When viewing photographers’ images, you’re probable seeing only a small percentage of their work. Most photos taken are not considered good enough to work on or to put out there for the public eye. When I return from a photo shoot, I go through many images and select the few that strike me as having potential. Of those, I work on and share only a small percentage with the public.
Hence, I fail much more than I succeed. By analyzing the bad compositions, I learn more about making good compositions. I learn to go with the flow and accept chance happenings that affect my image, such as a dog running into the frame, or a gust of wind rustling through the grass, or a vehicle obstructing the view I had hoped to photograph, or the weather being less than ideal.
I learn that there is nothing wrong with failure. In fact, learning from failure is a way I grow as a photographer. There are periods when I just don’t feel like heading out with my camera. A recent cold spell had me feeling that way. I still try to push myself to practice my craft, even when I’d rather be doing something else, even when the images I come up with are not my best.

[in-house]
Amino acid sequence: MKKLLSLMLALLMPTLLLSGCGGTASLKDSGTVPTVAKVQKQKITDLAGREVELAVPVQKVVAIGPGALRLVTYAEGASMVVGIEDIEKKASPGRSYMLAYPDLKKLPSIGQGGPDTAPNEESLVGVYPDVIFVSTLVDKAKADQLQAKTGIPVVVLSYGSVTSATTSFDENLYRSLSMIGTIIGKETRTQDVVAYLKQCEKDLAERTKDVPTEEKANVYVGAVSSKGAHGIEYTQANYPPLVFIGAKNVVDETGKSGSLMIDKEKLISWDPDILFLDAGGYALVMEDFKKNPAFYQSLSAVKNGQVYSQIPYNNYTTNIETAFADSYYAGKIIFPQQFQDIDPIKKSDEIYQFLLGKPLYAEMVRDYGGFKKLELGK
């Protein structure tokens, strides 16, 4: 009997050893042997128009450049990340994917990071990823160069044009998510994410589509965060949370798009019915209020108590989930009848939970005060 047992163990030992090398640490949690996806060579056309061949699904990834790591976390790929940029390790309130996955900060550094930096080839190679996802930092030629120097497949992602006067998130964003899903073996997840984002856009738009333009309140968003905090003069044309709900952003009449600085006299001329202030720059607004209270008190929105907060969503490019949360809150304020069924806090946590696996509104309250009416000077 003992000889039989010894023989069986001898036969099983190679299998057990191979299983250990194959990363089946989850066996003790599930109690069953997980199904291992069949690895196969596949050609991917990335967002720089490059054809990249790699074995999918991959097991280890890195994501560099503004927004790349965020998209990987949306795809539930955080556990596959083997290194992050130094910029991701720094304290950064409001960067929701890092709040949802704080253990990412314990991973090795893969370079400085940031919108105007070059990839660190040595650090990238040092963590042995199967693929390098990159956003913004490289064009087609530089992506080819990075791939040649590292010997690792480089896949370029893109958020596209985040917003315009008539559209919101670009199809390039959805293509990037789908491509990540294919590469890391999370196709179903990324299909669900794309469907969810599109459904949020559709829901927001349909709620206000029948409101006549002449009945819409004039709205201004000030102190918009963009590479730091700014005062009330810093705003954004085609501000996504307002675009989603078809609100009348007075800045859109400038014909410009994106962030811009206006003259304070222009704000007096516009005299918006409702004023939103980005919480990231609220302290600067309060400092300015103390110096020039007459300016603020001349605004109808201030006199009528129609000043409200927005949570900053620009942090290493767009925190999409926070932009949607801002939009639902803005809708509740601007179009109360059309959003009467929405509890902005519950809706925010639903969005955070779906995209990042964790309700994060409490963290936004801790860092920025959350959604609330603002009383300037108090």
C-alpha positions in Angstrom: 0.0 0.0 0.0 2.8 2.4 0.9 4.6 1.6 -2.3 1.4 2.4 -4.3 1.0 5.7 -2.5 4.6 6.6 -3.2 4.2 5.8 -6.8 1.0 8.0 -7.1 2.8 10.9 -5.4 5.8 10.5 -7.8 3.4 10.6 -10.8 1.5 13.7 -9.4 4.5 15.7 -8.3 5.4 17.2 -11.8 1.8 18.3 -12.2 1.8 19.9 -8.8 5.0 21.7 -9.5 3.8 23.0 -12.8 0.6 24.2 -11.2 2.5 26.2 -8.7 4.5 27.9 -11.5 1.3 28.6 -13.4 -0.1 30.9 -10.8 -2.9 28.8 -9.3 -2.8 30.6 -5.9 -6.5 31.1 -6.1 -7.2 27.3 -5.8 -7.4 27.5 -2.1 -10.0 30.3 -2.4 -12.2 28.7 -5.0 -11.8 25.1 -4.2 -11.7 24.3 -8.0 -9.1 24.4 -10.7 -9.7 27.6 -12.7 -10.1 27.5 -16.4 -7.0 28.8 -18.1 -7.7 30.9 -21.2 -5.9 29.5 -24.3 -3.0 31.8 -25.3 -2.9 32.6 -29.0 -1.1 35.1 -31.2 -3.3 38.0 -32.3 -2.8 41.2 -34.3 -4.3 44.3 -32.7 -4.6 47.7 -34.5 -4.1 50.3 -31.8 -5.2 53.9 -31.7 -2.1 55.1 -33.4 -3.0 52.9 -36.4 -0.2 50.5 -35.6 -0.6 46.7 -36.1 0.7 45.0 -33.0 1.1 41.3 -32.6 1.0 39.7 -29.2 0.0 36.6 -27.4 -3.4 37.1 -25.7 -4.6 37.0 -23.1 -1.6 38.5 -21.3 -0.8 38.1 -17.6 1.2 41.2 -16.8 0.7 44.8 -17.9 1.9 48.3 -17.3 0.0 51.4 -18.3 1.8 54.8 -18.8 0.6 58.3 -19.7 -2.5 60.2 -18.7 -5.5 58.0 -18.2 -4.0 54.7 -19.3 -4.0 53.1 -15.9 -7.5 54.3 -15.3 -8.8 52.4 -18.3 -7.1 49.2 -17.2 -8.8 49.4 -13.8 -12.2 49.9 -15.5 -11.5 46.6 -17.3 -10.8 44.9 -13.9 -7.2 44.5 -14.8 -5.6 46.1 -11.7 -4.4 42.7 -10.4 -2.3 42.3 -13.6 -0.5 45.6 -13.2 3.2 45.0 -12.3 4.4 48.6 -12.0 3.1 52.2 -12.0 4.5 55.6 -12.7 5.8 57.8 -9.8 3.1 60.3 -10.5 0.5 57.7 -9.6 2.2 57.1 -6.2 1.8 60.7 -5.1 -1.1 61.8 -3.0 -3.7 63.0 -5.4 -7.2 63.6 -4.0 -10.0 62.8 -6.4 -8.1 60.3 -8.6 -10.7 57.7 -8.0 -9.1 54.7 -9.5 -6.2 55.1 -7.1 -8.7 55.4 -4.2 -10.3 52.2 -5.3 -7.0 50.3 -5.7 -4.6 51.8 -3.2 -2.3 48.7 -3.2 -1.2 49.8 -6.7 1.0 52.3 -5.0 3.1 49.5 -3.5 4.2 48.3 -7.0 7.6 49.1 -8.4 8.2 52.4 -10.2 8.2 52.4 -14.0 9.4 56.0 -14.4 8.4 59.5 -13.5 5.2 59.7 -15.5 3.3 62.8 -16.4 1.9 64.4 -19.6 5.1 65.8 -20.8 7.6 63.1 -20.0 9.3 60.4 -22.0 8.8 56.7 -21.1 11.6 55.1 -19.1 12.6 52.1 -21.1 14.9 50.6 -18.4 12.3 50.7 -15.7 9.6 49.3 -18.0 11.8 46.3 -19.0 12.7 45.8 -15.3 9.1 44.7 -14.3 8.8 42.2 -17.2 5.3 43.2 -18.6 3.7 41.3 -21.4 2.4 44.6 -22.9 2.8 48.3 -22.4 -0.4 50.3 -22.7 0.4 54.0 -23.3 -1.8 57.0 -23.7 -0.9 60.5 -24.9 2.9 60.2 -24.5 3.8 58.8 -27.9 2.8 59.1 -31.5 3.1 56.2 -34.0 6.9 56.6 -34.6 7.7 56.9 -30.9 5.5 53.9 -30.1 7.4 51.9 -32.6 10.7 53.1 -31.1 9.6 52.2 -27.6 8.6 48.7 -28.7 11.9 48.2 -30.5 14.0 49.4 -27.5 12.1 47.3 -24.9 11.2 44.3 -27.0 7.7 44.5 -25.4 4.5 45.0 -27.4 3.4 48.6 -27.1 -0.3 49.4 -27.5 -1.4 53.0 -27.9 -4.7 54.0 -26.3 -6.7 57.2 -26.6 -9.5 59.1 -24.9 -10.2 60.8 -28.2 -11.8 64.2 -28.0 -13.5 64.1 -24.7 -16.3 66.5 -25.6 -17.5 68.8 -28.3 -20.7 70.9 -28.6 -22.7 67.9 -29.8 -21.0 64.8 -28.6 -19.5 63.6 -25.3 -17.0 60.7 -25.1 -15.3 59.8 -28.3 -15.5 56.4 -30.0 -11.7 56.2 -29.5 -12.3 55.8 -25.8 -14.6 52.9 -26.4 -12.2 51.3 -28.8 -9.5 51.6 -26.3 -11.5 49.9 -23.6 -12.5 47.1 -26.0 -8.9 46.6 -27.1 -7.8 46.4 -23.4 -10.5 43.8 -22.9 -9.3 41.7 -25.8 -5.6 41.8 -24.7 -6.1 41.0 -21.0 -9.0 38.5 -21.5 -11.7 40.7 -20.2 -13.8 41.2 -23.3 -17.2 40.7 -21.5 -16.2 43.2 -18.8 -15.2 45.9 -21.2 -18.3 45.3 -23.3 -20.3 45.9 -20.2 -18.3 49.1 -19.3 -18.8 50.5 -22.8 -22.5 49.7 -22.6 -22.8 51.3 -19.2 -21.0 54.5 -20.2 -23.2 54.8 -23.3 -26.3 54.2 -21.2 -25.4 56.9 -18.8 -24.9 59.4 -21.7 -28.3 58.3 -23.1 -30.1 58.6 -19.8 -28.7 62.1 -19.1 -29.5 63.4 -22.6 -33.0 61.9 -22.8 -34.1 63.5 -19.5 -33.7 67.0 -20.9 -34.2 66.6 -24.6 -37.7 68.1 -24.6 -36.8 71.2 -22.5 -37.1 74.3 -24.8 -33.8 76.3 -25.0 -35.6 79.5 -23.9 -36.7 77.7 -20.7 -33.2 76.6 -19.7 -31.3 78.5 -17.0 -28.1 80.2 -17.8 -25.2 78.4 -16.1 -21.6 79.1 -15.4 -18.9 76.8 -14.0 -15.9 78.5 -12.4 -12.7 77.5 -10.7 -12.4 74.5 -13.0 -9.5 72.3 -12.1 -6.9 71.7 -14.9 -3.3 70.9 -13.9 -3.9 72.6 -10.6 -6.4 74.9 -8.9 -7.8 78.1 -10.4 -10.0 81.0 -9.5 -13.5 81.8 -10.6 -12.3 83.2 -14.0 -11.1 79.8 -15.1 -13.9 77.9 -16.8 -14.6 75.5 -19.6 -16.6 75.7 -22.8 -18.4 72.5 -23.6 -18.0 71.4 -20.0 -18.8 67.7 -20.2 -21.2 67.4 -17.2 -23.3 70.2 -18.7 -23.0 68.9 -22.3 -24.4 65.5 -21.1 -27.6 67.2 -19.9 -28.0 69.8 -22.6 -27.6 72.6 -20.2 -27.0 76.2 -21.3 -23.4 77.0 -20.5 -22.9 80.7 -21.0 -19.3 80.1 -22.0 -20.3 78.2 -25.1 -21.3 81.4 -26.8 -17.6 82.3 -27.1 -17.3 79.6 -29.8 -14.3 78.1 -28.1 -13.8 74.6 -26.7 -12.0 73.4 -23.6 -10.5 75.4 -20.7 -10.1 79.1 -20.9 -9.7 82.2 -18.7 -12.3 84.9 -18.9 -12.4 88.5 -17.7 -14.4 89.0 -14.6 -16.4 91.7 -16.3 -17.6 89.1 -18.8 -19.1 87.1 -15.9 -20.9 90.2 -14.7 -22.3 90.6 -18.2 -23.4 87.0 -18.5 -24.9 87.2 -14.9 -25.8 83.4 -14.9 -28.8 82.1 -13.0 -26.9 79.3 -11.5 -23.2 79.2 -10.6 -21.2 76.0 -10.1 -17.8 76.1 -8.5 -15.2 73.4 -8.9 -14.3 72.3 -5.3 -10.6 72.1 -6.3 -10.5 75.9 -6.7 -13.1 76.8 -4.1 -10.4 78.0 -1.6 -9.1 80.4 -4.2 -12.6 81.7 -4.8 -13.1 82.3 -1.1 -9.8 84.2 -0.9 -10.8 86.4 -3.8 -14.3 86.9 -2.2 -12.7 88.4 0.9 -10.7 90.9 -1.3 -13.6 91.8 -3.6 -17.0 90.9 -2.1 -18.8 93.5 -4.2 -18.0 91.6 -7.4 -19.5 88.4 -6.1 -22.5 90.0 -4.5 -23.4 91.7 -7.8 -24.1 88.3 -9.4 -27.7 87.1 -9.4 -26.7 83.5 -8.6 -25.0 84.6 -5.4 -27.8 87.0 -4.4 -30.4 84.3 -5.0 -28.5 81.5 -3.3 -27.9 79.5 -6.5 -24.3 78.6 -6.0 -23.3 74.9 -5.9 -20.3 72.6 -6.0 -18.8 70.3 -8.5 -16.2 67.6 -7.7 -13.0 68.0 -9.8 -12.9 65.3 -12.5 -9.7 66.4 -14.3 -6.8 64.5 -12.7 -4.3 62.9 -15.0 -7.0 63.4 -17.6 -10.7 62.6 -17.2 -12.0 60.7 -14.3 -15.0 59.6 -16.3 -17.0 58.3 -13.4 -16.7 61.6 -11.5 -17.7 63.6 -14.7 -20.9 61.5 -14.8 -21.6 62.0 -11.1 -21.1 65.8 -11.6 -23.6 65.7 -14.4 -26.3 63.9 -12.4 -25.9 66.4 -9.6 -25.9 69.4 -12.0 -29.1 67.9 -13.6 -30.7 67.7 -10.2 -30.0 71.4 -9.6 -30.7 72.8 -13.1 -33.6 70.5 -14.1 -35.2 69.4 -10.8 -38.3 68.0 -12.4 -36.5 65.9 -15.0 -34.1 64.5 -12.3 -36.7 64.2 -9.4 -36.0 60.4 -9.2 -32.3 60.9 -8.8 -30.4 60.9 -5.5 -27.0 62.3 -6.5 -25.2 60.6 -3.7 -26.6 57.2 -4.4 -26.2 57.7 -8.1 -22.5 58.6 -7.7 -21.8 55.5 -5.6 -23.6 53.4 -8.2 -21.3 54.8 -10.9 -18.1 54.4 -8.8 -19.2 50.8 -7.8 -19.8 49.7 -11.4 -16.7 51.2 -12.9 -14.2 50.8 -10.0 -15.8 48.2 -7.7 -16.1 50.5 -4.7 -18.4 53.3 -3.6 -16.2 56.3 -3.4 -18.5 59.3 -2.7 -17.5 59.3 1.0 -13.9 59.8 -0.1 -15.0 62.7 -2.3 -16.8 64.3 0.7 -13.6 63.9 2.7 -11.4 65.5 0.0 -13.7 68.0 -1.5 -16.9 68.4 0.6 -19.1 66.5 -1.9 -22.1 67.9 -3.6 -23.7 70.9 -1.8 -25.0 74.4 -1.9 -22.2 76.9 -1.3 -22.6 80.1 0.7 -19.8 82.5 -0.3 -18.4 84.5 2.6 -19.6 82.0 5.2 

Staying with the program is a helpful attitude to have in life–to persist in doing what we need to do, even when it’s inconvenient, or we just don’t feel like it. I’m reminded of the passage from St. Paul, where he likens the life of faith to running a race and finishing it well, in order to receive the reward. Our reward could be the deepening of a relationship, the strengthening of a skill, the satisfaction of accomplishment, or the realization of a goal. God willing, I’ll continue to make images, as I will continue to run the race as well as I can.
“Let us rid ourselves of every burden and sin that clings to us and persevere in running the race that lies before us, while keeping our eyes on Jesus, the leader and perfecter of faith.” (Hebrews 12:1-2)